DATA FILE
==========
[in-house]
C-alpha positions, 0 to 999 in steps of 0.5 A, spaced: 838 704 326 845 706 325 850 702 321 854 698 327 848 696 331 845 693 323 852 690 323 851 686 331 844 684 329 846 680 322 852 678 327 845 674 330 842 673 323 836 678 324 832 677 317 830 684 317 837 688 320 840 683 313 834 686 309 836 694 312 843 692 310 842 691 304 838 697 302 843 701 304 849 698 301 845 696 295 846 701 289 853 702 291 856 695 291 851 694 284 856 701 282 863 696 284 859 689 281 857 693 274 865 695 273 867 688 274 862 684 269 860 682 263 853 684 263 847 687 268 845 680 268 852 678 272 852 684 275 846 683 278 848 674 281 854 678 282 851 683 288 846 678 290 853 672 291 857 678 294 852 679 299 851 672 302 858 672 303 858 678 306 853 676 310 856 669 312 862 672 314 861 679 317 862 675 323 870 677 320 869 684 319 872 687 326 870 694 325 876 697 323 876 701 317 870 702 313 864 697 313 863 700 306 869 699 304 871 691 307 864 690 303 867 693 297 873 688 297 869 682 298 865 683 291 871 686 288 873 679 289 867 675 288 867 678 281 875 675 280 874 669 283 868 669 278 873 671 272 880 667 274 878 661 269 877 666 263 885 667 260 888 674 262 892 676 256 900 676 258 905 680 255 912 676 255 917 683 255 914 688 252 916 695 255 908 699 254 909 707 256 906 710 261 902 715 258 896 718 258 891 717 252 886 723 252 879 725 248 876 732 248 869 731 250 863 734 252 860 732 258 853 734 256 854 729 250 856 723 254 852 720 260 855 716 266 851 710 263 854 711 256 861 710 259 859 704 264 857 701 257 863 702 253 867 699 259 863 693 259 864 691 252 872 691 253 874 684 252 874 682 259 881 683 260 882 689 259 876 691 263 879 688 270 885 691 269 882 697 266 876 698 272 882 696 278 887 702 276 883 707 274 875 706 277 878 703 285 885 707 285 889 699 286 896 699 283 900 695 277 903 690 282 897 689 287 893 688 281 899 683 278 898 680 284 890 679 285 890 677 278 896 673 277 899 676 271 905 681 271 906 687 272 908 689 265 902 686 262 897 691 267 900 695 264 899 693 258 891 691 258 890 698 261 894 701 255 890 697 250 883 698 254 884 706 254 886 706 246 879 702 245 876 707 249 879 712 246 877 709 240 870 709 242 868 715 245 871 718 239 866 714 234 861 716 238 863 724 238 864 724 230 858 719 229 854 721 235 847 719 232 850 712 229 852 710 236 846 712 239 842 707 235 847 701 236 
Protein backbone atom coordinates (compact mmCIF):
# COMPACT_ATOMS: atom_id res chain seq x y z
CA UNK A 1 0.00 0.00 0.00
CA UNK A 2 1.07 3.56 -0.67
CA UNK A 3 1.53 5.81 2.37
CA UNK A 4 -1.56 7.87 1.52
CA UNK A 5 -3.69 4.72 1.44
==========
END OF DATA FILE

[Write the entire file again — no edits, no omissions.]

[in-house]
C-alpha positions, 0 to 999 in steps of 0.5 A, spaced: 838 704 326 845 706 325 850 702 321 854 698 327 848 696 331 845 693 323 852 690 323 851 686 331 844 684 329 846 680 322 852 678 327 845 674 330 842 673 323 836 678 324 832 677 317 830 684 317 837 688 320 840 683 313 834 686 309 836 694 312 843 692 310 842 691 304 838 697 302 843 701 304 849 698 301 845 696 295 846 701 289 853 702 291 856 695 291 851 694 284 856 701 282 863 696 284 859 689 281 857 693 274 865 695 273 867 688 274 862 684 269 860 682 263 853 684 263 847 687 268 845 680 268 852 678 272 852 684 275 846 683 278 848 674 281 854 678 282 851 683 288 846 678 290 853 672 291 857 678 294 852 679 299 851 672 302 858 672 303 858 678 306 853 676 310 856 669 312 862 672 314 861 679 317 862 675 323 870 677 320 869 684 319 872 687 326 870 694 325 876 697 323 876 701 317 870 702 313 864 697 313 863 700 306 869 699 304 871 691 307 864 690 303 867 693 297 873 688 297 869 682 298 865 683 291 871 686 288 873 679 289 867 675 288 867 678 281 875 675 280 874 669 283 868 669 278 873 671 272 880 667 274 878 661 269 877 666 263 885 667 260 888 674 262 892 676 256 900 676 258 905 680 255 912 676 255 917 683 255 914 688 252 916 695 255 908 699 254 909 707 256 906 710 261 902 715 258 896 718 258 891 717 252 886 723 252 879 725 248 876 732 248 869 731 250 863 734 252 860 732 258 853 734 256 854 729 250 856 723 254 852 720 260 855 716 266 851 710 263 854 711 256 861 710 259 859 704 264 857 701 257 863 702 253 867 699 259 863 693 259 864 691 252 872 691 253 874 684 252 874 682 259 881 683 260 882 689 259 876 691 263 879 688 270 885 691 269 882 697 266 876 698 272 882 696 278 887 702 276 883 707 274 875 706 277 878 703 285 885 707 285 889 699 286 896 699 283 900 695 277 903 690 282 897 689 287 893 688 281 899 683 278 898 680 284 890 679 285 890 677 278 896 673 277 899 676 271 905 681 271 906 687 272 908 689 265 902 686 262 897 691 267 900 695 264 899 693 258 891 691 258 890 698 261 894 701 255 890 697 250 883 698 254 884 706 254 886 706 246 879 702 245 876 707 249 879 712 246 877 709 240 870 709 242 868 715 245 871 718 239 866 714 234 861 716 238 863 724 238 864 724 230 858 719 229 854 721 235 847 719 232 850 712 229 852 710 236 846 712 239 842 707 235 847 701 236 
Protein backbone atom coordinates (compact mmCIF):
# COMPACT_ATOMS: atom_id res chain seq x y z
CA UNK A 1 0.00 0.00 0.00
CA UNK A 2 1.07 3.56 -0.67
CA UNK A 3 1.53 5.81 2.37
CA UNK A 4 -1.56 7.87 1.52
CA UNK A 5 -3.69 4.72 1.44